Here’s what you need to know. Subtle Signs of Resource Guarding #dogtrainer #dogtraining #dogs

As a dog owner, it’s essential to understand the behavior of your furry friend to develop a healthy bond with them. While dogs are known for their affectionate nature, they can also display signs of resource guarding. Resource guarding can be subtle and challenging to detect, but it’s crucial to recognize these behaviors to nip them in the bud. In this blog post, we will discuss the subtle signs of resource guarding to help you become a better dog owner. So, whether you are a dog trainer or a pet lover, keep reading and learn what you need to know to keep your furry friend happy and safe!


Resource guarding is a common behavioral issue in dogs. It is the act of a dog becoming hostile or aggressive when it perceives a threat to its resources, such as food, toys, or space. As a dog trainer, it is important to be able to recognize the subtle signs of resource guarding before it escalates into something more dangerous. In this article, we will explore the various signs of resource guarding and provide some tips on how to address this behavior in your furry friend.

Signs of Resource Guarding

  1. Growling: Growling is a clear sign that a dog is uncomfortable with the situation. If your dog growls while eating, playing with a toy, or being petted, it may be resource guarding.

  2. Stiff body language: A stiff and rigid body is another sign of resource guarding. When a dog is guarding its resources, it may become tense and still.

  3. Snapping: Snapping is a warning sign that your dog is uncomfortable with the situation. If your dog snaps at you when you try to approach its food bowl or toy, it may be resource guarding.

  4. Lunging: Lunging is a more aggressive sign of resource guarding. If your dog lunges at someone when they approach its resources, it may be trying to protect its belongings.

  5. Freezing: When a dog freezes, it means that it is unsure or uncomfortable with the situation. If your dog freezes when approached by someone while eating or playing with a toy, it may be resource guarding.

How to Address Resource Guarding

  1. Start with basic obedience training: Basic obedience training can help build a stronger bond between you and your dog. It can also help your dog learn how to behave in different situations.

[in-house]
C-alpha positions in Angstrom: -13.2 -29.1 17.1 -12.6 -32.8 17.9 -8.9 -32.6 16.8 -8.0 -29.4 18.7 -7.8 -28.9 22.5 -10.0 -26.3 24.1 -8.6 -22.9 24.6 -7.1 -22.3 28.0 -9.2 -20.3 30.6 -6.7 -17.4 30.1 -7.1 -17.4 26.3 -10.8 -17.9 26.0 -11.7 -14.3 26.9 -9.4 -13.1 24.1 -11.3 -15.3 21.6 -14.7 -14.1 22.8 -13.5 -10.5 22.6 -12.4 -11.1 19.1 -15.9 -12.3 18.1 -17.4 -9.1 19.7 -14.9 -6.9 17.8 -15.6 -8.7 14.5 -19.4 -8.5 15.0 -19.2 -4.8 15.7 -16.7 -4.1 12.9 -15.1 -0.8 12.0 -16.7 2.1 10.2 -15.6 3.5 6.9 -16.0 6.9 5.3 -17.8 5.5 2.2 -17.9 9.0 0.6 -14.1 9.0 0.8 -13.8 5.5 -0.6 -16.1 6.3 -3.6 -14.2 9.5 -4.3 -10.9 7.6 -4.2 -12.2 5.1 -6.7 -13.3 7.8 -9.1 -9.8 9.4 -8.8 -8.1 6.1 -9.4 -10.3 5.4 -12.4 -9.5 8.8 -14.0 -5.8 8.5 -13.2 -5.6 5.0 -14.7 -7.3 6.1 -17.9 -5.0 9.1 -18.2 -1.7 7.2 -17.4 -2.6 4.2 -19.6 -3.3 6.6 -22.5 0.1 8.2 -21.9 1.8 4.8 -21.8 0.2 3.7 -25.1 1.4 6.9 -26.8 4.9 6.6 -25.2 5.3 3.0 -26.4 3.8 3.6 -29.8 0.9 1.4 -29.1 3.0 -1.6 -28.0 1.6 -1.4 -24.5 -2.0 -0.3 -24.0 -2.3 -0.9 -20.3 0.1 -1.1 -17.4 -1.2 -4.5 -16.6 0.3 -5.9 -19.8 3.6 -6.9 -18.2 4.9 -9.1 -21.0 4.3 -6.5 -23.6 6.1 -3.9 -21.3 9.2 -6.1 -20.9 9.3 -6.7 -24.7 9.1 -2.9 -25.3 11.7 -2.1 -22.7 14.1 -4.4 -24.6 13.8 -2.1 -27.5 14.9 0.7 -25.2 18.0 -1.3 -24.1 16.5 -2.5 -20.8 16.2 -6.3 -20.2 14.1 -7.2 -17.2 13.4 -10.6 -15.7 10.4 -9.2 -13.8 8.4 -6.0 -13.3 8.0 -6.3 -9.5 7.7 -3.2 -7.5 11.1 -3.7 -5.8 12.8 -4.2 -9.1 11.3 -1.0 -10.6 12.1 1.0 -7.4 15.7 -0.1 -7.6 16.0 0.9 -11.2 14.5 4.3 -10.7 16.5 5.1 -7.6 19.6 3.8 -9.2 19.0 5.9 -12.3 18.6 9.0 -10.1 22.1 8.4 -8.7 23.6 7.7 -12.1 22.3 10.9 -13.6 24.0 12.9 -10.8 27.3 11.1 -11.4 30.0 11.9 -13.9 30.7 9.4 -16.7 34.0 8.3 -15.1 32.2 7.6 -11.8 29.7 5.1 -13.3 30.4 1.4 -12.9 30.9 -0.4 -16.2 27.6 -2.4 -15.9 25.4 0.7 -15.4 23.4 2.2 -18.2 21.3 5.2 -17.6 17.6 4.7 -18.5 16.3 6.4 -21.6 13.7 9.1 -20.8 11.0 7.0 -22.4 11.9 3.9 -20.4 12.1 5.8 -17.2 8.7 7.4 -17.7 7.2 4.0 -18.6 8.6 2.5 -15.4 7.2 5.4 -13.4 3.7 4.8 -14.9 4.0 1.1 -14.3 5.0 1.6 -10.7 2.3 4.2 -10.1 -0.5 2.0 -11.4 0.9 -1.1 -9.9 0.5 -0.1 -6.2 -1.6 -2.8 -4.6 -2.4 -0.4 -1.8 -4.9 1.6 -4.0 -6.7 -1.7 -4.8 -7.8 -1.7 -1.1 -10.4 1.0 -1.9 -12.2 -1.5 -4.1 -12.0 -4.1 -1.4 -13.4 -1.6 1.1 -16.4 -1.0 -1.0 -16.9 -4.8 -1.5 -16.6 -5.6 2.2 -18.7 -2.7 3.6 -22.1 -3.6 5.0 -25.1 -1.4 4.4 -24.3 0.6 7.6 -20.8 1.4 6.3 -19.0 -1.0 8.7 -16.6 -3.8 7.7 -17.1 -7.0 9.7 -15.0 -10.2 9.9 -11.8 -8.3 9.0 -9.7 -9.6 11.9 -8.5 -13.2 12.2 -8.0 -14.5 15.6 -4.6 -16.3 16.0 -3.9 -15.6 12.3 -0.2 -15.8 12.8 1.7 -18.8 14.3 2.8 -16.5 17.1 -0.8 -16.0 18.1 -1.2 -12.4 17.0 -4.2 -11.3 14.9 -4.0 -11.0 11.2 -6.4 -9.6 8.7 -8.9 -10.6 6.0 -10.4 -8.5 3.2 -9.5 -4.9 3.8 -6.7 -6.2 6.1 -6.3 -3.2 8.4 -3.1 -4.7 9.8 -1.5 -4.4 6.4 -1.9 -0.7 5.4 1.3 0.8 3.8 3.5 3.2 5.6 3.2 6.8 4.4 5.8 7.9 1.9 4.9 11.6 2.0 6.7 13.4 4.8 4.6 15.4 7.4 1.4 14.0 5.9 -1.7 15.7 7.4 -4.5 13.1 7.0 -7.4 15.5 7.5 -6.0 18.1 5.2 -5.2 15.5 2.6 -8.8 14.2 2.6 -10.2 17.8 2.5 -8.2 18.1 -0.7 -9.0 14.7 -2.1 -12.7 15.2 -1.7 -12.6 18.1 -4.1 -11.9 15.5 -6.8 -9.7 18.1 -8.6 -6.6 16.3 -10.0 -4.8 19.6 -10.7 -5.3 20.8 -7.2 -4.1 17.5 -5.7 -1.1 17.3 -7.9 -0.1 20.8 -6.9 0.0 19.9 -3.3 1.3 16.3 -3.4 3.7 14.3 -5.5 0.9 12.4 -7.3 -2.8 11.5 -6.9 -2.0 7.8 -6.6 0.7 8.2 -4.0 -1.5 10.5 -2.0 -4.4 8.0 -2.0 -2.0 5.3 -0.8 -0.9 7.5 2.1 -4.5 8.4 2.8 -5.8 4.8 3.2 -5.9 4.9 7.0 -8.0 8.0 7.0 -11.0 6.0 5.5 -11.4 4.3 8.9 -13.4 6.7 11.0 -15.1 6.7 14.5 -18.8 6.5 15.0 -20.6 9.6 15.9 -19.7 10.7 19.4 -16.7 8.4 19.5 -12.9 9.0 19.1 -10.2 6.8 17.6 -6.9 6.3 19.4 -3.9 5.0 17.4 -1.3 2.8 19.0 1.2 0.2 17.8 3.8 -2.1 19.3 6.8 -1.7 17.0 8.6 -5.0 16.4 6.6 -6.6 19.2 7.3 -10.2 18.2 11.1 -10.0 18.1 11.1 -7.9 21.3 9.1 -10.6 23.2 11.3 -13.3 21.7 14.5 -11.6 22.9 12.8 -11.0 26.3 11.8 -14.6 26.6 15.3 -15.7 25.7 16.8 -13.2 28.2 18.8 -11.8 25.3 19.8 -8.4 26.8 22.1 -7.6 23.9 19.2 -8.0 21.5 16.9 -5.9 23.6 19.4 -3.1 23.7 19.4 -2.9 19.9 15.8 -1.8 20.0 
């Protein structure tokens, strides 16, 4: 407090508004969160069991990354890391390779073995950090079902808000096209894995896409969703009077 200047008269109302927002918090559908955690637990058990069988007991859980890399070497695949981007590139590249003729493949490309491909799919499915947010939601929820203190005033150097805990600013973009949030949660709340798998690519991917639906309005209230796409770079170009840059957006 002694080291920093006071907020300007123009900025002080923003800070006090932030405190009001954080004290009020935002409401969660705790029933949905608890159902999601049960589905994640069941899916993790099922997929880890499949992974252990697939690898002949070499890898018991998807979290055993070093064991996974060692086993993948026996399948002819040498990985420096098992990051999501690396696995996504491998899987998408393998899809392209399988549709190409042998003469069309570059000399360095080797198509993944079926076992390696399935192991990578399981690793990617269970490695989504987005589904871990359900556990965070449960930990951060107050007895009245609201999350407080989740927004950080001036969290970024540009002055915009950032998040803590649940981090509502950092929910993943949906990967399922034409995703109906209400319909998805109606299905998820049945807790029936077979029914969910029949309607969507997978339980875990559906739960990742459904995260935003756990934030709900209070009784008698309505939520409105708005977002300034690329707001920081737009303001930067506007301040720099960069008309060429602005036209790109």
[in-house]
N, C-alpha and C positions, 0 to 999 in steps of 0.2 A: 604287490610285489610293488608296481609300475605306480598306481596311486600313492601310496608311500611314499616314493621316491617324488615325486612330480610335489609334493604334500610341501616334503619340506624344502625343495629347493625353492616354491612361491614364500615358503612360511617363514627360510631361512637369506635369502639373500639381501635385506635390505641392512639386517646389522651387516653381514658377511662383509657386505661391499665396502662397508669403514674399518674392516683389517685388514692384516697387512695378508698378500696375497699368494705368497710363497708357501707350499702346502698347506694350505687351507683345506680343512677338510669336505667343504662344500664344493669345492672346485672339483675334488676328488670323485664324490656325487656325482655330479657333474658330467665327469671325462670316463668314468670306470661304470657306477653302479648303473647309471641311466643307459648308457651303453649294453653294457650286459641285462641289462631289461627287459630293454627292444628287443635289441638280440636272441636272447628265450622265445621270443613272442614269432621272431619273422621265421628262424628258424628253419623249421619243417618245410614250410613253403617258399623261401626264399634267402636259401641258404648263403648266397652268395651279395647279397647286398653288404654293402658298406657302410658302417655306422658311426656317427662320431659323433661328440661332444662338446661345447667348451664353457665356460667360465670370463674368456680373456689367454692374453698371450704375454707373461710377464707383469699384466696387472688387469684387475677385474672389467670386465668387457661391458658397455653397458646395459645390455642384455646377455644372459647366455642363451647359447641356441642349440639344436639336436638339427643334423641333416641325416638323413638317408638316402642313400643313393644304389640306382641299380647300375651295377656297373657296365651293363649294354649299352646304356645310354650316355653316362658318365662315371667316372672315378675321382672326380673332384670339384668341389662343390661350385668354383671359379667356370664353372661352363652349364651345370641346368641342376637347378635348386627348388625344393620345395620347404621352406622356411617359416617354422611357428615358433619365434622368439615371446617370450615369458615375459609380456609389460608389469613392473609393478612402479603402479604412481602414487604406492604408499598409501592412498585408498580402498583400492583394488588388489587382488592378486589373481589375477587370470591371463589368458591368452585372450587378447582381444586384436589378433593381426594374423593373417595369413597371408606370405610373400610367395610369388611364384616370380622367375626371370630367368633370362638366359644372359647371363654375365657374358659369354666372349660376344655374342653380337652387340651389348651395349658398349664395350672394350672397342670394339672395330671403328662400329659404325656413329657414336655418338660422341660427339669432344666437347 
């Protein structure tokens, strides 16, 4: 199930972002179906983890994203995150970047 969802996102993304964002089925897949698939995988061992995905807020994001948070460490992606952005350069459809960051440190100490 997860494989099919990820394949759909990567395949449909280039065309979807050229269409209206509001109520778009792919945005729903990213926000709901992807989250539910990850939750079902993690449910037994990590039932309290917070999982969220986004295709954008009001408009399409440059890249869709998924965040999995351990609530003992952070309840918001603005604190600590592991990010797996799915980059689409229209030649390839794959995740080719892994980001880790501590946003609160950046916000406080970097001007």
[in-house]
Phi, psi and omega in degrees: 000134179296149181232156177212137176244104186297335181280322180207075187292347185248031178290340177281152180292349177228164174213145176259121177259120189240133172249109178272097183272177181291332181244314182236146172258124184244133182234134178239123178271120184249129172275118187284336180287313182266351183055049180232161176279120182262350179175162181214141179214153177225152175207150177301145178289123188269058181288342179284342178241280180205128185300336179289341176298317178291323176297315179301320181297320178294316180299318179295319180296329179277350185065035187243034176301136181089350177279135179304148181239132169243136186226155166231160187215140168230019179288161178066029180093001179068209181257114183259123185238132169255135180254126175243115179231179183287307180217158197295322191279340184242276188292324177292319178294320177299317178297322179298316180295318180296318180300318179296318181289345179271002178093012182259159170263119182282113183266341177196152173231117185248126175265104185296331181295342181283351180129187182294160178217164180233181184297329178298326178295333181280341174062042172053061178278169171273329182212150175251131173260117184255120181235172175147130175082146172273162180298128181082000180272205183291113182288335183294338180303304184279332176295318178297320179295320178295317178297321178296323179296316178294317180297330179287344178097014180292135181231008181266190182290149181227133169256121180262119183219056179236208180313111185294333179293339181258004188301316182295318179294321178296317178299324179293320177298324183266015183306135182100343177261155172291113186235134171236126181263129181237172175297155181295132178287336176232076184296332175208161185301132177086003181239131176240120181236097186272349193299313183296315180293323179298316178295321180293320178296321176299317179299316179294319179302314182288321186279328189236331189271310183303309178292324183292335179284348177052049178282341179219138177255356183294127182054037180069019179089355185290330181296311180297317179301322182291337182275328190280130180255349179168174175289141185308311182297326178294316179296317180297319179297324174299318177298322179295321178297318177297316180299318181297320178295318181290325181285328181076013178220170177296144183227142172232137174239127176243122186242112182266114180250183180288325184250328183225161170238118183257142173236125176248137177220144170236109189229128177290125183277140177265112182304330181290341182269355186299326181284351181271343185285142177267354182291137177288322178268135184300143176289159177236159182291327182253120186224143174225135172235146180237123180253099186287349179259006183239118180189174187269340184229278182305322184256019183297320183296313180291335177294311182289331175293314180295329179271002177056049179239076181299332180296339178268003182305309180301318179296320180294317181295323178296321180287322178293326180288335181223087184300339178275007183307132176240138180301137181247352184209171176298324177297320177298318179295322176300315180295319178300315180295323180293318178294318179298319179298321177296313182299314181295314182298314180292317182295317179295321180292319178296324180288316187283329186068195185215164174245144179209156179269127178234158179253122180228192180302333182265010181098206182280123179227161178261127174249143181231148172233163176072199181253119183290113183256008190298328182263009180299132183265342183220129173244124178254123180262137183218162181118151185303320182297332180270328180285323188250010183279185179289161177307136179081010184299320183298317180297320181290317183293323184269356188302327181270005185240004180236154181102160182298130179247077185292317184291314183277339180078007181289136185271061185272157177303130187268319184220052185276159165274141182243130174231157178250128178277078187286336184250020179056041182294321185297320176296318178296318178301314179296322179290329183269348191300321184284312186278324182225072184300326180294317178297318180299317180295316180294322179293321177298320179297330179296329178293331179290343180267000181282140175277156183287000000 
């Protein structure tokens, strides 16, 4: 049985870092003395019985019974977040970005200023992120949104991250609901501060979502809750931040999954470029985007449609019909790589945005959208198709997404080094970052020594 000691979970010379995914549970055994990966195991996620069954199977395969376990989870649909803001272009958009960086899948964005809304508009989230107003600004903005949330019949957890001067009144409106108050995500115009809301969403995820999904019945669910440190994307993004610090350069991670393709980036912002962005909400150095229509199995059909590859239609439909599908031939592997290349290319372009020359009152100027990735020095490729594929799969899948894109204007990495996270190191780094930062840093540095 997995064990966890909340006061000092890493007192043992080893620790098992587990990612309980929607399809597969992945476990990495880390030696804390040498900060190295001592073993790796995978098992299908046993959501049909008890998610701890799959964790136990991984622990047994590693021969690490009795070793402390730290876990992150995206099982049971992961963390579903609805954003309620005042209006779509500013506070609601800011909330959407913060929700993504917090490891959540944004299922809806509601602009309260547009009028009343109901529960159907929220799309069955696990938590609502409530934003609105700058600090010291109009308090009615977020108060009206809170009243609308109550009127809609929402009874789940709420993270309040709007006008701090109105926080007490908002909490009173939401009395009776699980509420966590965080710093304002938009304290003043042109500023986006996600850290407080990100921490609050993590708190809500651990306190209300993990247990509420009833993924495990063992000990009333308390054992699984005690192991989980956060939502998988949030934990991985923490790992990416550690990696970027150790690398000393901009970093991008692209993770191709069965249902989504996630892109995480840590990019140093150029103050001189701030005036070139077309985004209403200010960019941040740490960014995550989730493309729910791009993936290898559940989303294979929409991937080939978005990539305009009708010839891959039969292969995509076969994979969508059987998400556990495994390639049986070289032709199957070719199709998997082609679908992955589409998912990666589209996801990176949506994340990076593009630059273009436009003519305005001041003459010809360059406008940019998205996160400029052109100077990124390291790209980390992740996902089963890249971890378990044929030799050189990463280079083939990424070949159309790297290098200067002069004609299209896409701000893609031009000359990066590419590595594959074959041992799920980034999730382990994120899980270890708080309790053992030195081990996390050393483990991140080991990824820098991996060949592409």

2. Teach your dog to relax around resources: Encourage your dog to relax around its food bowl or toys by rewarding it when it remains calm.

  3. Practice trading: Teach your dog to trade its resources for something more valuable. This can help your dog learn that giving up its resources is not a bad thing.

  4. Avoid punishment: Punishment can make resource guarding worse. Instead, try to redirect your dog’s behavior and reward good behavior.

  5. Seek professional help: If your dog’s resource guarding behavior is severe, consider seeking the help of a professional dog trainer or behaviorist.


Resource guarding is a common behavioral issue in dogs, but it can be addressed with proper training and patience. By recognizing the subtle signs of resource guarding and following the tips provided, you can help your furry friend overcome this behavior and live a happy and healthy life.


  1. Can resource guarding be trained out of a dog?

Yes, resource guarding can be addressed with training and patience. Basic obedience training, relaxing around resources, practicing trading, avoiding punishment, and seeking professional help are all effective ways to train a dog out of resource guarding behavior.

  1. What are some of the resources that dogs may guard?

Dogs may guard resources such as food, toys, beds, spaces, or even people.

  1. Is resource guarding more common in certain breeds of dogs?

Resource guarding can occur in any breed of dog, but it may be more common in breeds that were originally bred for guarding or protection.

  1. At what age do dogs begin to exhibit resource guarding behavior?

Dogs can begin to exhibit resource guarding behavior as early as 3 months of age.

  1. Is resource guarding a sign of aggression?

Resource guarding can escalate into aggression if not addressed, but it is not necessarily a sign of aggression in itself. It is simply a behavior that dogs use to protect their resources.